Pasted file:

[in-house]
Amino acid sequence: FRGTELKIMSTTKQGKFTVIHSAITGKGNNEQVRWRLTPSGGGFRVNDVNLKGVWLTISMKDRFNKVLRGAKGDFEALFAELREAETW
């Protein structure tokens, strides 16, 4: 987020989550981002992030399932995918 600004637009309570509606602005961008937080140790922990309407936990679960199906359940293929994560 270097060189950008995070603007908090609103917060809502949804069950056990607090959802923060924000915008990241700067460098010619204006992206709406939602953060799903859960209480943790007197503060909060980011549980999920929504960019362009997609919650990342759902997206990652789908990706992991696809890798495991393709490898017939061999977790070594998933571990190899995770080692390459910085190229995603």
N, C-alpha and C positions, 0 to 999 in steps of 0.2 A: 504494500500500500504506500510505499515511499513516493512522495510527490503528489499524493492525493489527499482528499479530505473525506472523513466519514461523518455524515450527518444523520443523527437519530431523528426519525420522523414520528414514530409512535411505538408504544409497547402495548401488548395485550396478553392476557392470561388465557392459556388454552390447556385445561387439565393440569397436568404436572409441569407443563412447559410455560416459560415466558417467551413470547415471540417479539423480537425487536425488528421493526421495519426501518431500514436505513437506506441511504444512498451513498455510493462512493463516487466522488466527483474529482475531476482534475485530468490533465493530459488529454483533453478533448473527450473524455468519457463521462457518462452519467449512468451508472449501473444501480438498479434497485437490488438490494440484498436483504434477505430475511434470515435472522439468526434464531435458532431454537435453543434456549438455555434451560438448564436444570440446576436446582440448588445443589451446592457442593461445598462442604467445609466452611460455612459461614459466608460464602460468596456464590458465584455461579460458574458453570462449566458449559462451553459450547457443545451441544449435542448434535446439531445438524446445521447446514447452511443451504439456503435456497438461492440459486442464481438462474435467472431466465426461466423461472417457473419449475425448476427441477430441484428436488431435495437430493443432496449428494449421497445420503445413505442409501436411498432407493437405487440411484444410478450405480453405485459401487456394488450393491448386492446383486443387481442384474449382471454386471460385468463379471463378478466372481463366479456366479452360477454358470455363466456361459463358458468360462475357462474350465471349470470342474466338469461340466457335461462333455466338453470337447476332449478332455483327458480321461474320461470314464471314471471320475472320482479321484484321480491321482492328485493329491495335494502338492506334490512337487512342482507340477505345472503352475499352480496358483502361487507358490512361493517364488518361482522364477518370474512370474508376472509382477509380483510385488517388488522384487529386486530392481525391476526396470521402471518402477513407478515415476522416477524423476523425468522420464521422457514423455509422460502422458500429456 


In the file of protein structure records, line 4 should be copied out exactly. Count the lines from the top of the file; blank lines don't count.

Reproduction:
N, C-alpha and C positions, 0 to 999 in steps of 0.2 A: 504494500500500500504506500510505499515511499513516493512522495510527490503528489499524493492525493489527499482528499479530505473525506472523513466519514461523518455524515450527518444523520443523527437519530431523528426519525420522523414520528414514530409512535411505538408504544409497547402495548401488548395485550396478553392476557392470561388465557392459556388454552390447556385445561387439565393440569397436568404436572409441569407443563412447559410455560416459560415466558417467551413470547415471540417479539423480537425487536425488528421493526421495519426501518431500514436505513437506506441511504444512498451513498455510493462512493463516487466522488466527483474529482475531476482534475485530468490533465493530459488529454483533453478533448473527450473524455468519457463521462457518462452519467449512468451508472449501473444501480438498479434497485437490488438490494440484498436483504434477505430475511434470515435472522439468526434464531435458532431454537435453543434456549438455555434451560438448564436444570440446576436446582440448588445443589451446592457442593461445598462442604467445609466452611460455612459461614459466608460464602460468596456464590458465584455461579460458574458453570462449566458449559462451553459450547457443545451441544449435542448434535446439531445438524446445521447446514447452511443451504439456503435456497438461492440459486442464481438462474435467472431466465426461466423461472417457473419449475425448476427441477430441484428436488431435495437430493443432496449428494449421497445420503445413505442409501436411498432407493437405487440411484444410478450405480453405485459401487456394488450393491448386492446383486443387481442384474449382471454386471460385468463379471463378478466372481463366479456366479452360477454358470455363466456361459463358458468360462475357462474350465471349470470342474466338469461340466457335461462333455466338453470337447476332449478332455483327458480321461474320461470314464471314471471320475472320482479321484484321480491321482492328485493329491495335494502338492506334490512337487512342482507340477505345472503352475499352480496358483502361487507358490512361493517364488518361482522364477518370474512370474508376472509382477509380483510385488517388488522384487529386486530392481525391476526396470521402471518402477513407478515415476522416477524423476523425468522420464521422457514423455509422460502422458500429456 